A bill which began life as a movement to ban daylight savings time and was then amended to make daylight savings permanent across the state — which would have had the effect of making East Tennessee share a time zone with Bermuda for half the year — was amended again to only make DST permanent in Central Time (but, apparently, allowing that decision to come at the county level, which wouldn't have been confusing at all).
Then, the committee rejected it. So we can all move on.
Sen. Mark Green (R-Clarksville) has withdrawn his effort to redefine Tennessee whiskey. The move drew fire from Jack Daniels and its corporate parent Brown-Forman.
At least, that’s according to the judges of the annual Ag Day on the Hill milking contest between the two speakers. Lt. Gov. Ron Ramsey teamed up with Sen. Frank Niceley to beat out House Speaker Beth Harwell and Rep. John Forgety by a three-to-one margin.
This is the third year the two speakers have milked-off against each other and Ramsey’s first win against Harwell. However, Harwell’s victories may have had something to do with Chairman Charles Sargent pouring some extra milk in her bucket, sources said.
However, the governor and the education commissioner warn there's little money to talk about how they can plug more cash into the funding formula. More on the launch on the BEP Task Force.
House Speaker Beth Harwell says she’s still weighing whether the legislature should come back for a veto session after their expected adjournment next month.
“I don’t know that I’ve made up my mind,” said Harwell who confirmed Lt. Gov. Ron Ramsey brought the idea up to her. “This is not in any way a reflection that we have any disagreement with the governor. We don’t. We were just looking at what’s good government and the protection of the strength of the legislative body.”
The speaker, who said issues like cost and timing are worth thinking about, would not confirm whether she would consider a veto session for this year, saying she and Ramsey would make that decision together. Ramsey said the legislature should not let the governor's veto go unchecked and suggested lawmakers come back for one day a month after they adjourn to revisit any vetoed bills.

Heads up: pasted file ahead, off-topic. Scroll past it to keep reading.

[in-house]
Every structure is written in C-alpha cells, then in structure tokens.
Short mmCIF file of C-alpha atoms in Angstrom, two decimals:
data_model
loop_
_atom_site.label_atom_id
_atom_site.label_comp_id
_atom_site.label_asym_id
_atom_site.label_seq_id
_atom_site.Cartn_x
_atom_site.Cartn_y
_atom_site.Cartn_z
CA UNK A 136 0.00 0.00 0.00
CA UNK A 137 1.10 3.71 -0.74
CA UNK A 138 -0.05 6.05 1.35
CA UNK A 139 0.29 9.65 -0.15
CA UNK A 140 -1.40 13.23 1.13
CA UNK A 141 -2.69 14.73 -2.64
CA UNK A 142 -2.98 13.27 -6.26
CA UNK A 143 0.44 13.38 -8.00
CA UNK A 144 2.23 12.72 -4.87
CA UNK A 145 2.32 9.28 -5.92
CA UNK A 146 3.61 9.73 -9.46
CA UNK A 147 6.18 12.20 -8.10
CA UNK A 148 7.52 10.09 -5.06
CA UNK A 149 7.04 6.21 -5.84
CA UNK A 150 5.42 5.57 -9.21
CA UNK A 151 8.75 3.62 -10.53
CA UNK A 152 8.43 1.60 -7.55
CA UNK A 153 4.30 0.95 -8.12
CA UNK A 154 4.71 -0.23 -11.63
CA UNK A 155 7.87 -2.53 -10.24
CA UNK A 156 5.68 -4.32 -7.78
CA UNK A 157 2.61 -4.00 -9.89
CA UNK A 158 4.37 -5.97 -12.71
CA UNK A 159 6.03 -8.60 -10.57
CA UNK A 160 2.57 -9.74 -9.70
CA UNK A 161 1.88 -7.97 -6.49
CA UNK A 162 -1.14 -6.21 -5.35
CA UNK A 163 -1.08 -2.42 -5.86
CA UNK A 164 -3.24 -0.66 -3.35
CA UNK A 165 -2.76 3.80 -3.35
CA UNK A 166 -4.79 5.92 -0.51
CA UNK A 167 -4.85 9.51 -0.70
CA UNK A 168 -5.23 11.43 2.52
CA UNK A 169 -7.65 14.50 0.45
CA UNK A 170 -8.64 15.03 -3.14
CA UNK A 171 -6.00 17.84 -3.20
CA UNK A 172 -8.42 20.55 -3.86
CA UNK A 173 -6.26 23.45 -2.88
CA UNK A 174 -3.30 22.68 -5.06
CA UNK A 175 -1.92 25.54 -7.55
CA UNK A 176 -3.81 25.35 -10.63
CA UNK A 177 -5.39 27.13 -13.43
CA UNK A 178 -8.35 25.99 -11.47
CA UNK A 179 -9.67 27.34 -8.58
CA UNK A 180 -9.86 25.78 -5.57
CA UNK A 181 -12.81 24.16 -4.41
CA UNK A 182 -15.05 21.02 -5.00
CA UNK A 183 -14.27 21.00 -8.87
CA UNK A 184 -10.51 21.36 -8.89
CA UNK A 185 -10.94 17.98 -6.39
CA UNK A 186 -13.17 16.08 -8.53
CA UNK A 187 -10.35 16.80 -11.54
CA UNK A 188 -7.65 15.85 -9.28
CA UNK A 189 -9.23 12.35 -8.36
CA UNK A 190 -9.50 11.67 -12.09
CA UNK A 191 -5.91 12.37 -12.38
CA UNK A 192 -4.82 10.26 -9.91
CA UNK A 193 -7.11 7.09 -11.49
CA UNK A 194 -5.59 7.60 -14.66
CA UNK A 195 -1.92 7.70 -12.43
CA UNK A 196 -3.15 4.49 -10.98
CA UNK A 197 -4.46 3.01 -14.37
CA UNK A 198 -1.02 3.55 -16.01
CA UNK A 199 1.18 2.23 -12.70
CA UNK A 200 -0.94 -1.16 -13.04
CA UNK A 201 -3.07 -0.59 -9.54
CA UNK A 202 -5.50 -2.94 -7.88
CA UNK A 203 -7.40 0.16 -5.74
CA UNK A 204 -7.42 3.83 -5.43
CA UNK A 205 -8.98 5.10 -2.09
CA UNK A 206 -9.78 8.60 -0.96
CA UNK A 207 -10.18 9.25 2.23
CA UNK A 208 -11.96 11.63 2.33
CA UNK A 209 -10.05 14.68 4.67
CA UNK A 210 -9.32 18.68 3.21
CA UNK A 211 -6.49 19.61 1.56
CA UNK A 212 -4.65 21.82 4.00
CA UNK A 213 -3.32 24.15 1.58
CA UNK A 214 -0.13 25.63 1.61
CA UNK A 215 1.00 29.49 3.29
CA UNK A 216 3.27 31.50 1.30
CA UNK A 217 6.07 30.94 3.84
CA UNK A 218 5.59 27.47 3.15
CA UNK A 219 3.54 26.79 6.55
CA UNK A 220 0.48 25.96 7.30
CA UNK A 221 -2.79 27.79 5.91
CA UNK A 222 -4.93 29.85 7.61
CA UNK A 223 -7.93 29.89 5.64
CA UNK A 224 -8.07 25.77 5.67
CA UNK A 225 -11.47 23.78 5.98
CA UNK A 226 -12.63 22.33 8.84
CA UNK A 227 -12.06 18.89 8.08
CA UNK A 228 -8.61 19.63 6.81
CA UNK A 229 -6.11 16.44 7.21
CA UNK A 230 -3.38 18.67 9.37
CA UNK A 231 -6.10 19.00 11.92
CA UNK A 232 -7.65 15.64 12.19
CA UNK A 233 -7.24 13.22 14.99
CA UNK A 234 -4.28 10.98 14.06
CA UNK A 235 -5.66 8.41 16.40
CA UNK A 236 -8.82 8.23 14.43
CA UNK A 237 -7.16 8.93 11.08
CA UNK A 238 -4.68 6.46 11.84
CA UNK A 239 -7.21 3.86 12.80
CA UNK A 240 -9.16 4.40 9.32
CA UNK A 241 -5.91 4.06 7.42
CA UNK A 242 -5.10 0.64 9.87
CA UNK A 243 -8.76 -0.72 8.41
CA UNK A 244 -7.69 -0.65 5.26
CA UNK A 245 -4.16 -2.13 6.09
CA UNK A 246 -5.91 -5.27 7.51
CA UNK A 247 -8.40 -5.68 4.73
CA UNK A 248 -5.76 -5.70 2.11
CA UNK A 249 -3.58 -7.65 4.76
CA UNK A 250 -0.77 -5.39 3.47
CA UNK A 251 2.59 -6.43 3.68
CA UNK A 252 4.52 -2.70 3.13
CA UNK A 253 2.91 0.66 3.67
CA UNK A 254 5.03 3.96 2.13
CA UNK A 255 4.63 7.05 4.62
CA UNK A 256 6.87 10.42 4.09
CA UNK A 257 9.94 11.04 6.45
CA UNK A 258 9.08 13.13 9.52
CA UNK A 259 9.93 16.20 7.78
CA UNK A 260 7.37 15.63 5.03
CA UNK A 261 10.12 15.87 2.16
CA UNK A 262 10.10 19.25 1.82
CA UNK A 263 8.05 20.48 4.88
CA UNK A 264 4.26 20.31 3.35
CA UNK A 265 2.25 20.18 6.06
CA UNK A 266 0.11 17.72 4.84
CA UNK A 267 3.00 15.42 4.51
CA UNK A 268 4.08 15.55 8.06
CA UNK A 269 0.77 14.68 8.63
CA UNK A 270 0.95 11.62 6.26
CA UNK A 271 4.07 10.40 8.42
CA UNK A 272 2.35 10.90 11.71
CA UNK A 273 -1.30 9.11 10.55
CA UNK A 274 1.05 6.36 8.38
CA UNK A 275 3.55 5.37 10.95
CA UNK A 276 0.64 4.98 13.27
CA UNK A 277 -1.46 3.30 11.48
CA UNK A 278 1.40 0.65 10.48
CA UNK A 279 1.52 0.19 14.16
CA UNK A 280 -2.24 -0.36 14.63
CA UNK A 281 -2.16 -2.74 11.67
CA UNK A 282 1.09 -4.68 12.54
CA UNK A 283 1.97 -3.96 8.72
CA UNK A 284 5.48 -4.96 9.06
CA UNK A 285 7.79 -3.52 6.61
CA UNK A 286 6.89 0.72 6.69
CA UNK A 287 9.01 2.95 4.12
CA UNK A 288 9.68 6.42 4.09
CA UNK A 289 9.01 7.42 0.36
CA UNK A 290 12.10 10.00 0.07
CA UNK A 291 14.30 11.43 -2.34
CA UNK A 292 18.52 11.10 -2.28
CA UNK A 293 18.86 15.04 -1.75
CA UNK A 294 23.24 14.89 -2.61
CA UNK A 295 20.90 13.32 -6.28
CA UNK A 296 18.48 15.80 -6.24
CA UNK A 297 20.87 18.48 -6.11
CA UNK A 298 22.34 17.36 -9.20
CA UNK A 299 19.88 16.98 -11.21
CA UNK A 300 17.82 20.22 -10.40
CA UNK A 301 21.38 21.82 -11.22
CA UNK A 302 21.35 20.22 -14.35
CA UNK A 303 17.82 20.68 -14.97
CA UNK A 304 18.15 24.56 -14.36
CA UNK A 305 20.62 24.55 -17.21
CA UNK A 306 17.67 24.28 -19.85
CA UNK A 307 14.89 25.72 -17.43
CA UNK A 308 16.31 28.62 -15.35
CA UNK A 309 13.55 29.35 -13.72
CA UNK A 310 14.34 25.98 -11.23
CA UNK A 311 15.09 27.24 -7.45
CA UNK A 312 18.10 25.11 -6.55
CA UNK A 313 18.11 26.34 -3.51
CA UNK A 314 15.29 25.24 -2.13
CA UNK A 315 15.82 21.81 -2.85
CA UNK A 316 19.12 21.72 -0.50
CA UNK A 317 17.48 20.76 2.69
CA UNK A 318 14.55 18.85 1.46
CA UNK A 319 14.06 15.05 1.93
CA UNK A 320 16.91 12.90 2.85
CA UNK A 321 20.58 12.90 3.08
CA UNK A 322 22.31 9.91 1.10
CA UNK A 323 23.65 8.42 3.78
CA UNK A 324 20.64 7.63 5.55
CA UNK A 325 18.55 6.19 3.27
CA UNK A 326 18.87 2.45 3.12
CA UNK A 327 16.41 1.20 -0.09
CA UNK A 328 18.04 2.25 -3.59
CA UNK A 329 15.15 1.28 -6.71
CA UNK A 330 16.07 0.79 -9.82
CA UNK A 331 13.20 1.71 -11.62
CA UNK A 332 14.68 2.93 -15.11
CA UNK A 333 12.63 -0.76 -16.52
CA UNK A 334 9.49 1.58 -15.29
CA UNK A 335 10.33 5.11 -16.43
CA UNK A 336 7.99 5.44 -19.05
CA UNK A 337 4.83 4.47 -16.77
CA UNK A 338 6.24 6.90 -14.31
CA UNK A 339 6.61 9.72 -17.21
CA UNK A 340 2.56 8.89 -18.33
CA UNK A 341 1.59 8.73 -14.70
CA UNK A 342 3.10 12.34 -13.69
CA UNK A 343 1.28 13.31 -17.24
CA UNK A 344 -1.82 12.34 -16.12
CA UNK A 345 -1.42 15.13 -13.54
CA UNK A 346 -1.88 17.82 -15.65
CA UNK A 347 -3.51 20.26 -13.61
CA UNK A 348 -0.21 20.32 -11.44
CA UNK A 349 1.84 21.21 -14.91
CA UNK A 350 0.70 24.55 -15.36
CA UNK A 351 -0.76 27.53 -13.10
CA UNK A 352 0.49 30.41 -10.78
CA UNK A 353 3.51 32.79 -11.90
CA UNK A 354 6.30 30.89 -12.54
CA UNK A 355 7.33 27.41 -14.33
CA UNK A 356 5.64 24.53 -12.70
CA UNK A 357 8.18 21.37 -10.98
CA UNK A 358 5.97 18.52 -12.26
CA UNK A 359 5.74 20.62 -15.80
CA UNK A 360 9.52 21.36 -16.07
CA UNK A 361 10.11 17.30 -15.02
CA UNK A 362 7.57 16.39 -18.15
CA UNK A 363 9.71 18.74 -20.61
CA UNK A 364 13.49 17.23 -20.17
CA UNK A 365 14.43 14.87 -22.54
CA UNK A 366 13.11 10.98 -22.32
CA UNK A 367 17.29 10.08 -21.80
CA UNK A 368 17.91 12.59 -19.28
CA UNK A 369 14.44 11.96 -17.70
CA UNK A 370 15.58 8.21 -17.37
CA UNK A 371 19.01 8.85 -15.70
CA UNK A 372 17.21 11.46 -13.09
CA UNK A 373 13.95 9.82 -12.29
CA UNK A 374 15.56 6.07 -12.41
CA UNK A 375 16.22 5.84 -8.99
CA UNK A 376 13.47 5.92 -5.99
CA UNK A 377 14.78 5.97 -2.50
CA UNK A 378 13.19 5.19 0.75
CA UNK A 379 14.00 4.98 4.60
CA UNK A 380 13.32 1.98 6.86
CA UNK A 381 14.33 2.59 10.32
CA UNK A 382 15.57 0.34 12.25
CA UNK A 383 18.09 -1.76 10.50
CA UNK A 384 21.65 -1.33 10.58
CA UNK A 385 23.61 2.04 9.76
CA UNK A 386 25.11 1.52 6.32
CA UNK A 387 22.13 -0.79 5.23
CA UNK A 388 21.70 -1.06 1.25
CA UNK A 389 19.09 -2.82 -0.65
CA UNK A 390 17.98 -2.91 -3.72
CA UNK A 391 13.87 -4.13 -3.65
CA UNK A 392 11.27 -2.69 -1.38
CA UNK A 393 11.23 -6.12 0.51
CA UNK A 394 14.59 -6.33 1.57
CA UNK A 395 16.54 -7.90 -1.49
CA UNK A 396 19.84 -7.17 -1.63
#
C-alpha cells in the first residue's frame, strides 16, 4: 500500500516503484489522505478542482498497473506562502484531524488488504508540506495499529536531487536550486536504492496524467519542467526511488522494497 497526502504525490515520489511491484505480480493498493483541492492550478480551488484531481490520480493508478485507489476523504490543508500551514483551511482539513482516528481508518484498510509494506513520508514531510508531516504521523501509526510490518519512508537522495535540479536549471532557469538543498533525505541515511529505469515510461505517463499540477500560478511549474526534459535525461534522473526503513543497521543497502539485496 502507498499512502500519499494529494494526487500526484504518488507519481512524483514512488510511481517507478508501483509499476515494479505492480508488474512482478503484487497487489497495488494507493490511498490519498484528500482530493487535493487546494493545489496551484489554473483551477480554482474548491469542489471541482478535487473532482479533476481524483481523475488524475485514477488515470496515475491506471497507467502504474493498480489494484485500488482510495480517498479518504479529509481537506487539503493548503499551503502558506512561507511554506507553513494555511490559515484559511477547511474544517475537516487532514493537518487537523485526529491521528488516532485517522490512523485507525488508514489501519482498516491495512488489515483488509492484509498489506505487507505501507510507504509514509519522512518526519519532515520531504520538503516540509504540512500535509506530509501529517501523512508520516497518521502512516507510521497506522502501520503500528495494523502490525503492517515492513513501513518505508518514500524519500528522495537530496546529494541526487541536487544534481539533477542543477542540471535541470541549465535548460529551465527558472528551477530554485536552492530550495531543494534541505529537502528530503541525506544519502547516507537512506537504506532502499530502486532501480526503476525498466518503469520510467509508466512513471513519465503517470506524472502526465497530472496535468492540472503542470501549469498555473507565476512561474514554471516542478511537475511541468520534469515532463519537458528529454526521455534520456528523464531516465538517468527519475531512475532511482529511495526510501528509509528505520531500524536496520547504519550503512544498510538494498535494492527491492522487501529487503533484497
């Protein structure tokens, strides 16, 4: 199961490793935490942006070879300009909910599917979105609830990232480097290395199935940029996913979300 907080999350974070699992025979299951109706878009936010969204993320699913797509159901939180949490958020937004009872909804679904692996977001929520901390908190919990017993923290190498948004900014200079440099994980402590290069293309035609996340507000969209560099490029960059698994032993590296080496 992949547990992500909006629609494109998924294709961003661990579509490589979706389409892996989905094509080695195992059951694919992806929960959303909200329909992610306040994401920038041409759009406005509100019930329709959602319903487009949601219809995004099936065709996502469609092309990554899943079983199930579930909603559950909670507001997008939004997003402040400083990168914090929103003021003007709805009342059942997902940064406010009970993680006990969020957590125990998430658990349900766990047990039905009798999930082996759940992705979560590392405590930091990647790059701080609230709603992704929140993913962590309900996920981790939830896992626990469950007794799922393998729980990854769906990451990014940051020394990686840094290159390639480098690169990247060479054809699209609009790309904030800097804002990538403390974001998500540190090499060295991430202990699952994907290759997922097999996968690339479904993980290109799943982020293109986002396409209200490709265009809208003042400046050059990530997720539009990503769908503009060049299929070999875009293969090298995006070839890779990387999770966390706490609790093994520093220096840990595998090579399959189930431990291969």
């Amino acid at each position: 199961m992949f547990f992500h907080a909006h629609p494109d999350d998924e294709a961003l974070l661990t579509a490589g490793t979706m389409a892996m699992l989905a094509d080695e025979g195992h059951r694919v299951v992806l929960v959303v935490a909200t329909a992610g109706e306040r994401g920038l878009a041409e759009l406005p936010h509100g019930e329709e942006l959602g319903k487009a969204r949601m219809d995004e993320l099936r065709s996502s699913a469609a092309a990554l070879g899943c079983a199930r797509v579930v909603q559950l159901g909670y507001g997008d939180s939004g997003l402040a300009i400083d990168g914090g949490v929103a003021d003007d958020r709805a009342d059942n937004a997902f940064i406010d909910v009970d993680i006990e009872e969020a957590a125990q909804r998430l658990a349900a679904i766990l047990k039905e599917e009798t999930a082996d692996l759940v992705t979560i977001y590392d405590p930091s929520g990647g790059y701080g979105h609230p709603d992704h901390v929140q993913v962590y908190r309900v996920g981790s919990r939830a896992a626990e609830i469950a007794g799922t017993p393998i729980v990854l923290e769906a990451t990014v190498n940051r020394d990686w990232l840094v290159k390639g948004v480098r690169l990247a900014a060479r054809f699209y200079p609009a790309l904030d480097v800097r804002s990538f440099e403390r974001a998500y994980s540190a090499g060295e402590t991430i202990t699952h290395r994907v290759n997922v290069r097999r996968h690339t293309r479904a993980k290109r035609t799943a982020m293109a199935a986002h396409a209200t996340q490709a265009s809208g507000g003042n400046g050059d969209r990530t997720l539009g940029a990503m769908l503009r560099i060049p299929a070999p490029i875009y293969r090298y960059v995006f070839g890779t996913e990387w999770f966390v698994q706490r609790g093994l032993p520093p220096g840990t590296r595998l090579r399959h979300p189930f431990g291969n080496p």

Gov. Bill Haslam told reporters it’s the legislature’s prerogative if they want to come back to overturn vetoes he may make.
“There’s always a lot of speculation at this point in time in a session about what’s the governor going to veto. At this point in time, as I’ve said before, we’re still really early in this book,” he said.
Extending in-state tuition to students who are illegal immigrants appears to be a no-go after the Senate Education Committee moved the bill to general subcommittee Monday, essentially retiring the idea for the year.
Sponsor Sen. Todd Gardenhire, R-Chattanooga, has another bill that would allow U.S.-born children of undocumented immigrants to qualify for in-state tuition. That bill is scheduled for the Senate floor tonight and the House floor in two weeks.
Cesar Bautista, a coordinator of Tennessee Immigrant and Refugee Rights Coalition tuition equality campaign, responded in a statement:
"It is unfortunate that the legislature has missed an opportunity to strengthen our state's economy, generate revenue for our universities, and give every student the opportunity to pay their fair share for college. When undocumented high school seniors graduate this May, they will have to pay 3 times as much for school, making higher education impossible for most."
- BRASWELL, ROBERT
- GARRETT, JOHNNY C EXECUTOR; GARRETT, JOHNNY C IV EXECUTOR; GARRETT, ANN BIGGER ESTATE; GARRETT, TIMOTHY M EXECUTOR
- GARRETT, TIMOTHY M EXECUTOR; GARRETT, ANN BIGGER ESTATE; GARRETT, JOHNNY C EXECUTOR; GARRETT, JOHNNY C IV EXECUTOR
- GARRETT, JOHNNY C IV EXECUTOR; GARRETT, JOHNNY C EXECUTOR; GARRETT, ANN BIGGER ESTATE; GARRETT, TIMOTHY M EXECUTOR